The ready availability of junk bond financing

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Unformatted text preview: elief that through restructuring, the firm’s hidden value can be unlocked. The ready availability of junk bond financing throughout the 1980s fueled the financial merger mania during that period. With the collapse of the junk bond 2. A somewhat similar nonmerger arrangement is the strategic alliance, an agreement typically between a large company with established products and channels of distribution and an emerging technology company with a promising research and development program in areas of interest to the larger company. In exchange for its financial support, the larger, established company obtains a stake in the technology being developed by the emerging company. Today, strategic alliances are commonplace in the biotechnology, information technology, and software industries. 714 PART 6 Special Topics in Managerial Finance market in the early 1990s, the bankruptcy filings of a number of prominent financial mergers of the 1980s, and the rising stock market of the later 1990s, financial mergers lost their luster. As a result, the strategic merger, which does not rely so heavily on debt, tends to dominate today. Motives for Merging Firms merge to fulfill certain objectives. The overriding goal for merging is maximization of the owners’ wealth as reflected in the acquirer’s share price. More specific motives include growth or diversification, synergy, fund raising, increased managerial skill or technology, tax considerations, increased ownership liquidity, and defense against takeover. These motives should be pursued when they are believed to be consistent with owner wealth maximization. Growth or Diversification Companies that desire rapid growth in size or market share or diversification in the range of their products may find that a merger can be used to fulfill this objective. Instead of going through the time-consuming process of internal growth or diversification, the firm may achieve the same objective in a short period of time by merging with an existing firm. Such a strategy is often less costly than the alternative of developing the necessary production capacity. If a firm that wants to expand operations can find a suitable going concern, it may avoid many of the risks associated with the design, manufacture, and sale of additional or new products. Moreover, when a firm expands or extends its product line by acquiring another firm, it also removes a potential competitor.3 Synergy Hint Synergy is said to be present when a whole is greater than the sum of its parts—when “1 1 3.” The synergy of mergers is the economies of scale resulting from the merged firms’ lower overhead. These economies of scale from lowering the combined overhead increase earnings to a level greater than the sum of the earnings of each of the independent firms. Synergy is most obvious when firms merge with other firms in the same line of business, because many redundant functions and employees can thereby be eliminated. Staff functions, such as purchasing and sales, are probably most greatly affected by this type of c...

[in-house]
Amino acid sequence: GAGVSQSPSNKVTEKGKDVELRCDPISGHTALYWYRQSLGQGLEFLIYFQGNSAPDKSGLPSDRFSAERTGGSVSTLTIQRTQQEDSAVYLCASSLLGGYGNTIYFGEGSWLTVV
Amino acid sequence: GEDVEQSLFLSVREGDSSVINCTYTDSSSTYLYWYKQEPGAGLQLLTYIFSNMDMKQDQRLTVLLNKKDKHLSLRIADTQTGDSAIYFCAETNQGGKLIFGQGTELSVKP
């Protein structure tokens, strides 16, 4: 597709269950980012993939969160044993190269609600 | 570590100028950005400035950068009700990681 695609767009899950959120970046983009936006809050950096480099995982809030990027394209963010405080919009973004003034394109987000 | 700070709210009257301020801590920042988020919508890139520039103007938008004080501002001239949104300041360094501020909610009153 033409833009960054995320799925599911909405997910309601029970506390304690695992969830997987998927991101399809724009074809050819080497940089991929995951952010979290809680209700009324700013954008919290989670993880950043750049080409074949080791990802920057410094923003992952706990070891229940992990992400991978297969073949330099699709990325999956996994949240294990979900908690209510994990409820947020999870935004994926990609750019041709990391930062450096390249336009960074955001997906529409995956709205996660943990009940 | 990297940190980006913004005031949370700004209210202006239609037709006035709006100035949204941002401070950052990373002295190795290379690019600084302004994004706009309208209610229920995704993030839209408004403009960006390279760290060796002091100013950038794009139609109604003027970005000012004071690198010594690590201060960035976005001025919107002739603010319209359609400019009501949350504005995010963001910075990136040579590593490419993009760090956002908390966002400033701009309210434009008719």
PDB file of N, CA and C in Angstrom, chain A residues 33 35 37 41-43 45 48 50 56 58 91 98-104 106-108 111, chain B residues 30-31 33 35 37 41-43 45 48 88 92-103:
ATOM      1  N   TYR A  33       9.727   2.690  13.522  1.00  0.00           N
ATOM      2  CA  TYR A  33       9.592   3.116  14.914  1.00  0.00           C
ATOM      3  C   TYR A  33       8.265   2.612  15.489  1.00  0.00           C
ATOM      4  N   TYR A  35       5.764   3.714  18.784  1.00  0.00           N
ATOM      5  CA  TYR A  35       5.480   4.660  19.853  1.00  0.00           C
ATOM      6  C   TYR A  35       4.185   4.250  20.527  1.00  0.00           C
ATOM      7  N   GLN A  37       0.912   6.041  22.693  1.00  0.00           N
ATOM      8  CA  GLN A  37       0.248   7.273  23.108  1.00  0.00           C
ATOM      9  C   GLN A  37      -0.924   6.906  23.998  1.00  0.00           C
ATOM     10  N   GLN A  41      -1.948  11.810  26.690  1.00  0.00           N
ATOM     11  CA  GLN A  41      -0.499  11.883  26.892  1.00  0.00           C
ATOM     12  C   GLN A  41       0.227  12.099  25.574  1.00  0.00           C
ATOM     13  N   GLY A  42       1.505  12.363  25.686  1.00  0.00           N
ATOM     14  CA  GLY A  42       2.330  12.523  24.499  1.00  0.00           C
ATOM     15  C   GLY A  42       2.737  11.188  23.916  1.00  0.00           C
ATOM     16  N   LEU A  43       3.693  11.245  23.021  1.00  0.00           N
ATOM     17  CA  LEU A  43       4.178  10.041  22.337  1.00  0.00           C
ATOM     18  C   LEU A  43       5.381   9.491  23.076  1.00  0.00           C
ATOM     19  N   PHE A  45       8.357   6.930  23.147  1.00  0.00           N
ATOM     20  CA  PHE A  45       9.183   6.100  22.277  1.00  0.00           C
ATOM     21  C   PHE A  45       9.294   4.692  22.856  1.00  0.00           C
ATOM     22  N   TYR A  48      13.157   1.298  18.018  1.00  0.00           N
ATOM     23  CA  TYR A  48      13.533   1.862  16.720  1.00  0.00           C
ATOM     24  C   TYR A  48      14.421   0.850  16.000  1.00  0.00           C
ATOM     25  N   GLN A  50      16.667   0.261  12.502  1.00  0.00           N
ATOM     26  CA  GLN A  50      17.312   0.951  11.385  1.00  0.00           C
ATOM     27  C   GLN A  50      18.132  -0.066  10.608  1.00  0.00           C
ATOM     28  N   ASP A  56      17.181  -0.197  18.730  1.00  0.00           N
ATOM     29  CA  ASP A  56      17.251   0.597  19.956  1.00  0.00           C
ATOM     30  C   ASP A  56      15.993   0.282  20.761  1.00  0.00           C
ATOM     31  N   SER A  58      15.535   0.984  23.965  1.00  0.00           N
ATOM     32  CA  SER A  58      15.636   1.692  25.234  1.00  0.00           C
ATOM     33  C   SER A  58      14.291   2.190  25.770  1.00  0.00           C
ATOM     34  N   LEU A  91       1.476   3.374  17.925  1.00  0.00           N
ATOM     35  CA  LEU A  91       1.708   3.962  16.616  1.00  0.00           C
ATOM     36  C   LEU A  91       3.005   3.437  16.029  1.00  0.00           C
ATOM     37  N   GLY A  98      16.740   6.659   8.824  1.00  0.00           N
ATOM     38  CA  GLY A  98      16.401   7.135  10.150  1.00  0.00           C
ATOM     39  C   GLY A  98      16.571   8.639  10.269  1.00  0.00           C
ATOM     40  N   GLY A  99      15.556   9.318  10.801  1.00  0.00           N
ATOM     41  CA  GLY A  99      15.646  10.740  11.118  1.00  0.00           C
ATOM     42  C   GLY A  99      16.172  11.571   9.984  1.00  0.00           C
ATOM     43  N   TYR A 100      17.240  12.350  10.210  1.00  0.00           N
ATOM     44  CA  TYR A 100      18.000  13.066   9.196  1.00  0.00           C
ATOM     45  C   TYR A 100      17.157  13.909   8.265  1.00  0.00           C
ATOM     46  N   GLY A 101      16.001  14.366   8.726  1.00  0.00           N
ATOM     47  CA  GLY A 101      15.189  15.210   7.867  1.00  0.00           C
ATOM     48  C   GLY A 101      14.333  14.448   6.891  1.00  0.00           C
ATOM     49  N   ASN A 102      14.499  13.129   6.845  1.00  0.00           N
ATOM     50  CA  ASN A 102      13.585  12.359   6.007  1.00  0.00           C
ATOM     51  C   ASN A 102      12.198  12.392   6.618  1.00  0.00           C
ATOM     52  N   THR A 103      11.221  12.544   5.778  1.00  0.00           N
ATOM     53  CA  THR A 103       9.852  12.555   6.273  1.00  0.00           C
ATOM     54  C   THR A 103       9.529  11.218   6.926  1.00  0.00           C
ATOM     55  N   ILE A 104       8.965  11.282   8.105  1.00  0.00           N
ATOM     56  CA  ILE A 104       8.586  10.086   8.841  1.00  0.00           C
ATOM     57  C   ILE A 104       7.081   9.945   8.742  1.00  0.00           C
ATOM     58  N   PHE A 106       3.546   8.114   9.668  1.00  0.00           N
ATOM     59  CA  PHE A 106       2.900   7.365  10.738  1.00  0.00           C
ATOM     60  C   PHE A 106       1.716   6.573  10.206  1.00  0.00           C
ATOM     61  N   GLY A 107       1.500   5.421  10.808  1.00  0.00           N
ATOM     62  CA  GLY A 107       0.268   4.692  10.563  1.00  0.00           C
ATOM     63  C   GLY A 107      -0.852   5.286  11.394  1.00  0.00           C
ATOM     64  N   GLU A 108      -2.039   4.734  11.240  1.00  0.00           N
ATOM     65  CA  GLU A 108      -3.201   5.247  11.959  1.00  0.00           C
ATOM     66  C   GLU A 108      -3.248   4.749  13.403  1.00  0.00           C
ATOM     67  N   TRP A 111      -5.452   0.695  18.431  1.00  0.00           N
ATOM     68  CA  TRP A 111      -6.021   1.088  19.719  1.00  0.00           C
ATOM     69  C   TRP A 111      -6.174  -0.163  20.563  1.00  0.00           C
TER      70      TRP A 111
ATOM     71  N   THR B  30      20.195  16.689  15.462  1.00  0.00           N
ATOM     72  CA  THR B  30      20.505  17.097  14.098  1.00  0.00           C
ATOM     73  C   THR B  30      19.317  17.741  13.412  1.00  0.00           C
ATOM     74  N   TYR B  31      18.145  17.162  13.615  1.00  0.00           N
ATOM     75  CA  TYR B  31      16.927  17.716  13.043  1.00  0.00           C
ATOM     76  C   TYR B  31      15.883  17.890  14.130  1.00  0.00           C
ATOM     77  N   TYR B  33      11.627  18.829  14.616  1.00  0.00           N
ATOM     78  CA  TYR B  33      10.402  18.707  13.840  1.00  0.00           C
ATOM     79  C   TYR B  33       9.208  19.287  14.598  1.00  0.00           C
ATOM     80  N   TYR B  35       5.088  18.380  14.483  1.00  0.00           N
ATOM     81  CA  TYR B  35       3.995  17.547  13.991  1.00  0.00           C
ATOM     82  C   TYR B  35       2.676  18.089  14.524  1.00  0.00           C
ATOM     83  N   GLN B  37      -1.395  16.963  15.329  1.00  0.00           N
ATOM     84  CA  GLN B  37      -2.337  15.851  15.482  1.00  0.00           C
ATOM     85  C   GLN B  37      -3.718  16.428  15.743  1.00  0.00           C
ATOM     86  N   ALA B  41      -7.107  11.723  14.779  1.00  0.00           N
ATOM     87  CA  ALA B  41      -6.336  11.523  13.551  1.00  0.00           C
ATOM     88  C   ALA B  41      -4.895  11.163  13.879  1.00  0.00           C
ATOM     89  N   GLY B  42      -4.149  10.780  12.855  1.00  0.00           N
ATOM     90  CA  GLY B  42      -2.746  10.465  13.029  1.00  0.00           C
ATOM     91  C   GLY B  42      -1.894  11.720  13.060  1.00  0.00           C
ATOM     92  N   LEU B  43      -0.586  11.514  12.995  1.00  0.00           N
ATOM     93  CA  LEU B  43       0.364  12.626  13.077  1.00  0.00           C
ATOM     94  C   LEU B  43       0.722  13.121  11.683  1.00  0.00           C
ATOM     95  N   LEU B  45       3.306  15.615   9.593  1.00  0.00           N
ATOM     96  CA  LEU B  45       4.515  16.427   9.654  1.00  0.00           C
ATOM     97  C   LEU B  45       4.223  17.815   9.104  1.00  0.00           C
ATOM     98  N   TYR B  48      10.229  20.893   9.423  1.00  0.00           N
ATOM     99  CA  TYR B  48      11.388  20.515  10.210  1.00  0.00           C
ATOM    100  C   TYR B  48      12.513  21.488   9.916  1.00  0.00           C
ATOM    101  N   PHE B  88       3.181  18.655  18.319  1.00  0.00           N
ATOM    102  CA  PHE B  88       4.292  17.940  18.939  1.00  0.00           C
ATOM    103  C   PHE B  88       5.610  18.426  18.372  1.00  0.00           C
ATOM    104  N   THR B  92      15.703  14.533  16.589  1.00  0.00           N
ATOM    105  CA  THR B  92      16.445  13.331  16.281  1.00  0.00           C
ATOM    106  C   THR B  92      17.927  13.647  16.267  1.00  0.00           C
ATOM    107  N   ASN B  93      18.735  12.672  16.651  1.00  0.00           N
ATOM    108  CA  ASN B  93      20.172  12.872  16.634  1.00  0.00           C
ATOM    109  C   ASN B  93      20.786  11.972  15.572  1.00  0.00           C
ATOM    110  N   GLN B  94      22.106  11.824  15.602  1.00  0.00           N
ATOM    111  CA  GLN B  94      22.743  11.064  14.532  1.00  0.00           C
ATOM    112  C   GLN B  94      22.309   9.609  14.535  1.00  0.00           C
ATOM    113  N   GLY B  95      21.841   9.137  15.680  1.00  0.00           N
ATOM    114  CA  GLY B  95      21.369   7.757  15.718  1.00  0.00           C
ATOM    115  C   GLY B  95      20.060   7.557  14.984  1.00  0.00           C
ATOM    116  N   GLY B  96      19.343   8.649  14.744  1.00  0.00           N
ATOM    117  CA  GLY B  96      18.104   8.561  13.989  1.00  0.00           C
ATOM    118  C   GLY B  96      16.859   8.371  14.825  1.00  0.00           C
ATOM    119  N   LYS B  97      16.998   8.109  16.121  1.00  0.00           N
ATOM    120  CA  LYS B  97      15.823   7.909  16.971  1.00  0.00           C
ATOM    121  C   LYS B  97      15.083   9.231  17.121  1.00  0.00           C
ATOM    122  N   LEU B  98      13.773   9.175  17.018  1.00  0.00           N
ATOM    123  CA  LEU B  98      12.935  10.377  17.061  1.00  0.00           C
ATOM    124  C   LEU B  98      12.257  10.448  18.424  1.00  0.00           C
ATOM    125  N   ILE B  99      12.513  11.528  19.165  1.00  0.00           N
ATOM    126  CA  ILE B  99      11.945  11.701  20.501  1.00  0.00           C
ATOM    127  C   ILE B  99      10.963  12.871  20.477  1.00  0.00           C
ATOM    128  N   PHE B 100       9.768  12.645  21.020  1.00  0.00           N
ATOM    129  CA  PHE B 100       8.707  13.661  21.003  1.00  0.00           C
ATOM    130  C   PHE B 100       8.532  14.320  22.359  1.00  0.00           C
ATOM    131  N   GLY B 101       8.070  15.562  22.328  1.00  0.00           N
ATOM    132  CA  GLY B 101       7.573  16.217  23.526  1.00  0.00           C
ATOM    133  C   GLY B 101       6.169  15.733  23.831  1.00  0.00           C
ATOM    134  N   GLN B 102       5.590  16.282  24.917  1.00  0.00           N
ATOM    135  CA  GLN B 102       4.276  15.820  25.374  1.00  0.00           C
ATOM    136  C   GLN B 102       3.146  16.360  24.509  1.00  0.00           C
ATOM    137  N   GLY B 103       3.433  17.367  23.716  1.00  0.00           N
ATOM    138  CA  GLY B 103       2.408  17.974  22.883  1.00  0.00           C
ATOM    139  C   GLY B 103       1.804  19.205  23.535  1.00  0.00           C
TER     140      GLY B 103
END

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This document was uploaded on 01/19/2014.

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